If the characteristic value F2 lies between the maximum value F2max and minimum value F2min and the result of discrimination in the step S3 is "YES", the road is determined to be the undulatory road as indicated by FIG. 5 in the next step S7.

If the characteristic value F3 lies between the maximum value F3max and minimum value F3min and the result of discrimination in the step S4 is "YES", the road is determined to be the bad feeling road as indicated by FIG. 6 in the next step S8.

If the characteristic value F4 lies between the maximum value F4max and minimum value F4min and the result of discrimination in the step S5 is "YES", the road is determined to be the bad road as indicated by FIG. 7 in the next step S9.

When the result of discrimination in each of the steps S2, S3, S4 and S5 is "NO", the road is determined to be the good road as indicated by FIG. 3 in the step S10.

The above road surface determining routine is repeatedly effected at a predetermined controlling cycle, and as a result, determination of the road surface can be effected on the real time basis.

In the case of this embodiment, the determining section 40 executes the bad road specifying routine as indicated in FIG. 9 at predetermined periodic intervals (by timer interruption) independently from the road surface determining routine. The bad road specifying routine is explained below.

Bad Road Specifying Routine

In the step Sll, the determining section 40 reads the learning value F4LN. After this, it is checked in the next step S12 whether the road is a good road or not and it is checked in the step S13 whether the road is a bad road or not. Discriminations in the steps S12 and S13 are effected based on the result of the road surface determining routine.

When the result of discrimination in the step S12 is "YES", the step S14 is effected to check whether the learning value F4LN is not less than a preset value K1 or not. When the result of discrimination in the step S14 is "YES", a bad road flag F5 is set to "1" (step S15), and when the result of discrimination is "NO", the bad road flag F5 is set to "0" (step Sl6).

When the result of discrimination in the step S12 is "NO", the step S13 is effected. When the result of discrimination in the step S13 is "YES", it is checked whether the learning value F4LN is not more than a preset value K2 or not (step S17). In this case, the preset value K2 is set to be smaller than the preset value K1.

When the result of discrimination in the step S17 is "YES", the bad road flag F5 is set to "0" (step S18) and when the result of discrimination is "NO", the bad road flag F5 is set to "1" (step S19).

When the result of discrimination in each of the steps S12 and S13 is "NO", the bad road flag F5 is not reset and is kept at the same value as that which is set before.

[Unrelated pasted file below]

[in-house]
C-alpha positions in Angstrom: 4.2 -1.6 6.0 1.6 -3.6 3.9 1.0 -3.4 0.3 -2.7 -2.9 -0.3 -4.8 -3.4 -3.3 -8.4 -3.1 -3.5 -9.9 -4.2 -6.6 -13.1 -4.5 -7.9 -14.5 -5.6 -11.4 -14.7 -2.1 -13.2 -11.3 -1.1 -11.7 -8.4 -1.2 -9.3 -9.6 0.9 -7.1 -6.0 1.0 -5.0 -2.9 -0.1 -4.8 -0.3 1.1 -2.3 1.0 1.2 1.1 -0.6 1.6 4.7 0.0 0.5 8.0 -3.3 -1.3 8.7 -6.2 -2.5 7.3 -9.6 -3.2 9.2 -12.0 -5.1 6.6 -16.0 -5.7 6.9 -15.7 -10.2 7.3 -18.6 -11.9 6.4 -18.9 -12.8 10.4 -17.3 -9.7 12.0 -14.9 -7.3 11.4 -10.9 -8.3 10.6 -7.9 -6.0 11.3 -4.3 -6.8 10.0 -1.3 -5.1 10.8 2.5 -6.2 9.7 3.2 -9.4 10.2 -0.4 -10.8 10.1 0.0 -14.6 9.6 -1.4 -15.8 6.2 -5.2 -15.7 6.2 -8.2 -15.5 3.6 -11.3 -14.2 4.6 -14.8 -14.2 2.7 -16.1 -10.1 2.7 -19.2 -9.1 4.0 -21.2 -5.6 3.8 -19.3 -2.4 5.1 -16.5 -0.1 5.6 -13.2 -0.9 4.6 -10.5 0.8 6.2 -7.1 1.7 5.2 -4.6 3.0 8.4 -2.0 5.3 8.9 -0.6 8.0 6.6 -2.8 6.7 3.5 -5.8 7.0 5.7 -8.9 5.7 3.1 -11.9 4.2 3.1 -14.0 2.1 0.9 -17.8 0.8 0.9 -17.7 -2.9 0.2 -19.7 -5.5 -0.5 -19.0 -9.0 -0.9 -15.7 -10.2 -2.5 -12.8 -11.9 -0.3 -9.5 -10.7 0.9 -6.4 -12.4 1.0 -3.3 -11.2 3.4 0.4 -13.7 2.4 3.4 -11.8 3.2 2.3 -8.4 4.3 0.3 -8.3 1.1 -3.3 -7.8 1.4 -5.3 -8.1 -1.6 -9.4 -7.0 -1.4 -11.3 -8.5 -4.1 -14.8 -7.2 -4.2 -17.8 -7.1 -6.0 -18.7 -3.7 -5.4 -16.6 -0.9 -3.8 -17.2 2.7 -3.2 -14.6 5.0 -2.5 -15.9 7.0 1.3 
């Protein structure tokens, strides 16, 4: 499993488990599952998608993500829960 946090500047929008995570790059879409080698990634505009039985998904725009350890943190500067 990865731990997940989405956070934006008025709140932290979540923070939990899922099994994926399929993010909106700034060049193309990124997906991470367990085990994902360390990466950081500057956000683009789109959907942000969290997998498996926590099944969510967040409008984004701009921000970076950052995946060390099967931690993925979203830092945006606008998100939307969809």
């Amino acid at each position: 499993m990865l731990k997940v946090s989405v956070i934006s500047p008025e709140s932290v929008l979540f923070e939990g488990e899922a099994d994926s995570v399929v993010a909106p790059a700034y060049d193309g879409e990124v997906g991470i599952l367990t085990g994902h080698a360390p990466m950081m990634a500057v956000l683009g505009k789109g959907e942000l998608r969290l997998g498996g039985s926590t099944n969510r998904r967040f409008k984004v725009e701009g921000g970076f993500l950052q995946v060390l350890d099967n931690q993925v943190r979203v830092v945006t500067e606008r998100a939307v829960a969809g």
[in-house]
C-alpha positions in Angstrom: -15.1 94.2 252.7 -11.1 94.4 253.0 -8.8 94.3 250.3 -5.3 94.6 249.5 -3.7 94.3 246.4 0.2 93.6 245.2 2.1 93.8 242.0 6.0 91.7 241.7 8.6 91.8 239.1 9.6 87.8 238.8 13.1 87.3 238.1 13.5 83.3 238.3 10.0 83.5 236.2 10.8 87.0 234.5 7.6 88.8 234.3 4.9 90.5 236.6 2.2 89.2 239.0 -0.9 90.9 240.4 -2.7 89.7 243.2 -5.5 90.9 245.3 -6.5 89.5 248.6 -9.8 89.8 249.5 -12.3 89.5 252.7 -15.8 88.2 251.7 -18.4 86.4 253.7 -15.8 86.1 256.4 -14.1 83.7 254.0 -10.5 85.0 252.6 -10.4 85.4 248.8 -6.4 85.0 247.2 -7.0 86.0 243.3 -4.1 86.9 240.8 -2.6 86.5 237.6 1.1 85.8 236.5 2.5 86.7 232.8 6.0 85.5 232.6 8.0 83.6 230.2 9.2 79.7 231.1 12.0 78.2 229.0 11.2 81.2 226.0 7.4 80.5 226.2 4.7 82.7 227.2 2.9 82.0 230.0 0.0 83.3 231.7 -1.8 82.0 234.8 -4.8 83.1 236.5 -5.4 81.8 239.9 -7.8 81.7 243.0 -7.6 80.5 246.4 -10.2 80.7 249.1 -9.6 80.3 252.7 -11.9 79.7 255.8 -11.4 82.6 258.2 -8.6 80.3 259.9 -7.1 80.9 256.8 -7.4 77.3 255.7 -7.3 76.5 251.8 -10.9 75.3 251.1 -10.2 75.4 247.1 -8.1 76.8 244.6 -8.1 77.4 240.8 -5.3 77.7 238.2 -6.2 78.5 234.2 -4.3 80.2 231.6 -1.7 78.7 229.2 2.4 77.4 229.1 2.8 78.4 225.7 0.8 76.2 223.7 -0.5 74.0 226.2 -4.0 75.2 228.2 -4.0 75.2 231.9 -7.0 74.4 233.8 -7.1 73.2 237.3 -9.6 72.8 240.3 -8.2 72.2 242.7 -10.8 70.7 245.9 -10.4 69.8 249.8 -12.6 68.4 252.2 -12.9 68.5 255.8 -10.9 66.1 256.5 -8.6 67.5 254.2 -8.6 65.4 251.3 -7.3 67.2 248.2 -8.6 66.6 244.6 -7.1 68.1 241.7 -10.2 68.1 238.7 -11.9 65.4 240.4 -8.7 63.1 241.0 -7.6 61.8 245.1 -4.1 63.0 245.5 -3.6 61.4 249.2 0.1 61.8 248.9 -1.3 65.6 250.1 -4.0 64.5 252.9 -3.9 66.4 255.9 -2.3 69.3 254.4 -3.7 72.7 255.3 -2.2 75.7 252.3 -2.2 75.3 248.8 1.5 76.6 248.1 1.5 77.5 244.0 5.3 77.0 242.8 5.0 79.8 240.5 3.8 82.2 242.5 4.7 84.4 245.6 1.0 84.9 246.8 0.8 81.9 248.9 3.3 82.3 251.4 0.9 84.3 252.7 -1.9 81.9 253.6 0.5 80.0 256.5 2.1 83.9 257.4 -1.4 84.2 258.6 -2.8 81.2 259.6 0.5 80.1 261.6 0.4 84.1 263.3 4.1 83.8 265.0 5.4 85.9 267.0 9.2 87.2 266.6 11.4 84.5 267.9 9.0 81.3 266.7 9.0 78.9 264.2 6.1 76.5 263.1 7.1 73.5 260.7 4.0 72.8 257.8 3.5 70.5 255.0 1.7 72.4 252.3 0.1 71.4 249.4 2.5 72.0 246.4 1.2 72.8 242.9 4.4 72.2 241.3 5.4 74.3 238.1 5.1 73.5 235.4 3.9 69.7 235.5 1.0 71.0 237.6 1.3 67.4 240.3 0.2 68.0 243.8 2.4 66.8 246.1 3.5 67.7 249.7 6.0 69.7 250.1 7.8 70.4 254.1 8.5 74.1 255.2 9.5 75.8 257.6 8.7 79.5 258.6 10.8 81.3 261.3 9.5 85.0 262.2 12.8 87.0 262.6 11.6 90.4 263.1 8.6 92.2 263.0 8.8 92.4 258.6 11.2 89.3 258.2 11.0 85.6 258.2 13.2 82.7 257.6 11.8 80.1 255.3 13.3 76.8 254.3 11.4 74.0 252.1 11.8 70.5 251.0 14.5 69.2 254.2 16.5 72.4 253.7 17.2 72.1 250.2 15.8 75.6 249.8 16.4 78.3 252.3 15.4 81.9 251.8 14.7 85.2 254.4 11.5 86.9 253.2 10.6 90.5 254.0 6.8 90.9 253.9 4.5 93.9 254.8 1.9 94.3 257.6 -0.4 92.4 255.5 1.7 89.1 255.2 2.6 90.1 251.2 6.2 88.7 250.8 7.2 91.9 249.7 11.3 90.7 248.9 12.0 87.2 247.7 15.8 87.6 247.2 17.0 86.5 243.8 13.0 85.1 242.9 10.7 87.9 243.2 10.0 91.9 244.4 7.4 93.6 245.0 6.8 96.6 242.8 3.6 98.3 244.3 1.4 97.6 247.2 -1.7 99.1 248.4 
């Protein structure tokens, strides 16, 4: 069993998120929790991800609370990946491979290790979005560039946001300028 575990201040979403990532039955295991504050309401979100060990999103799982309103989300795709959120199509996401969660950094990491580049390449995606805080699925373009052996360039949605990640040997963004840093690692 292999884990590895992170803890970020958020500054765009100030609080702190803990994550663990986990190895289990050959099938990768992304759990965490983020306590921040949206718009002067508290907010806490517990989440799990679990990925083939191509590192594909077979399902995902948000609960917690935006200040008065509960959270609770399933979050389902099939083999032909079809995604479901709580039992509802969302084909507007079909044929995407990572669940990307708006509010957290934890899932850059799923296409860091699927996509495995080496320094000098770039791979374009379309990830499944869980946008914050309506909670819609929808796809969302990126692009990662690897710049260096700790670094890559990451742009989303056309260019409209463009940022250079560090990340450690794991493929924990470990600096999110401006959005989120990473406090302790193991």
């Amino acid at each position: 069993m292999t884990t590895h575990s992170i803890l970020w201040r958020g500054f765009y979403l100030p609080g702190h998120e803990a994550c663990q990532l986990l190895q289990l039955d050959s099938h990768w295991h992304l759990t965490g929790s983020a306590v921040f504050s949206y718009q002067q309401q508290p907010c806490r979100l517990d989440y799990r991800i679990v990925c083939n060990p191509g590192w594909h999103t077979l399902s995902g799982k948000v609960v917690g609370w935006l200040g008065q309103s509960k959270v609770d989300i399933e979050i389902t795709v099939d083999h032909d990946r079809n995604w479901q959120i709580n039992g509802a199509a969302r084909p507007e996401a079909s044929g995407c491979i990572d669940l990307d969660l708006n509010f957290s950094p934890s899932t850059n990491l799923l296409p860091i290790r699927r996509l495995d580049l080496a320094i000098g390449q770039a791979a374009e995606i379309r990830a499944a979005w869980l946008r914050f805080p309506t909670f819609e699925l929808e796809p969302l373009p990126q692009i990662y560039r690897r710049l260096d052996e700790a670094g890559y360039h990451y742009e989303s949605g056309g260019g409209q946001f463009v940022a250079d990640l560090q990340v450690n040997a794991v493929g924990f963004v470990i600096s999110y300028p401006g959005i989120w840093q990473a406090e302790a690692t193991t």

If the above bad road specifying routine is effected together with the road surface determining routine, whether the road is a bad road or not can be determined with higher reliability. That is, even when the road is determined to be a good road in the road surface determining routine (step S12), it can be specified that the road is a good road but bad road portions such as differences in level or irregularities intermittently and continually appear on the road surface if the learning value F4LN is not less than the preset value K1. Therefore, when the result of discrimination in the step S14 is "YES" and the bad road flag F5 is set to "1", the bad road flag F5 having a value "1" indicates that the road is substantially a bad road.

In contrast, even when the road is determined to be a bad road in the road surface determining routlne (step S13), it can be specified that bad road portions such as differences in level or irregularities only temporarily appear on the road surface if the learning value F4LN is smaller than the preset value K2. Therefore, when the result of discrimination in the step S18 is "YES" and the bad road flag F5 is set to "0", the bad road flag F5 having a value "0" indicates that the road is substantially a good road.

Further, as is clearly seen from FIG. 10, since the operation of changing the bad road flag F5 has a hysteresis characteristic caused by the difference between the preset values K1 and K2, no hunting will occur in the operation of changing the bad road flag F5.

When the type of the road is determined in the road surface determining routine and the bad road flag is set in the bad road specifying routine, the results are supplied from the determining section 40 to a damping force setting section 42 as shown in FIG. 2. The setting section 42 determines the damping force of the air suspension 10 based on the type of the road and the bad road flag.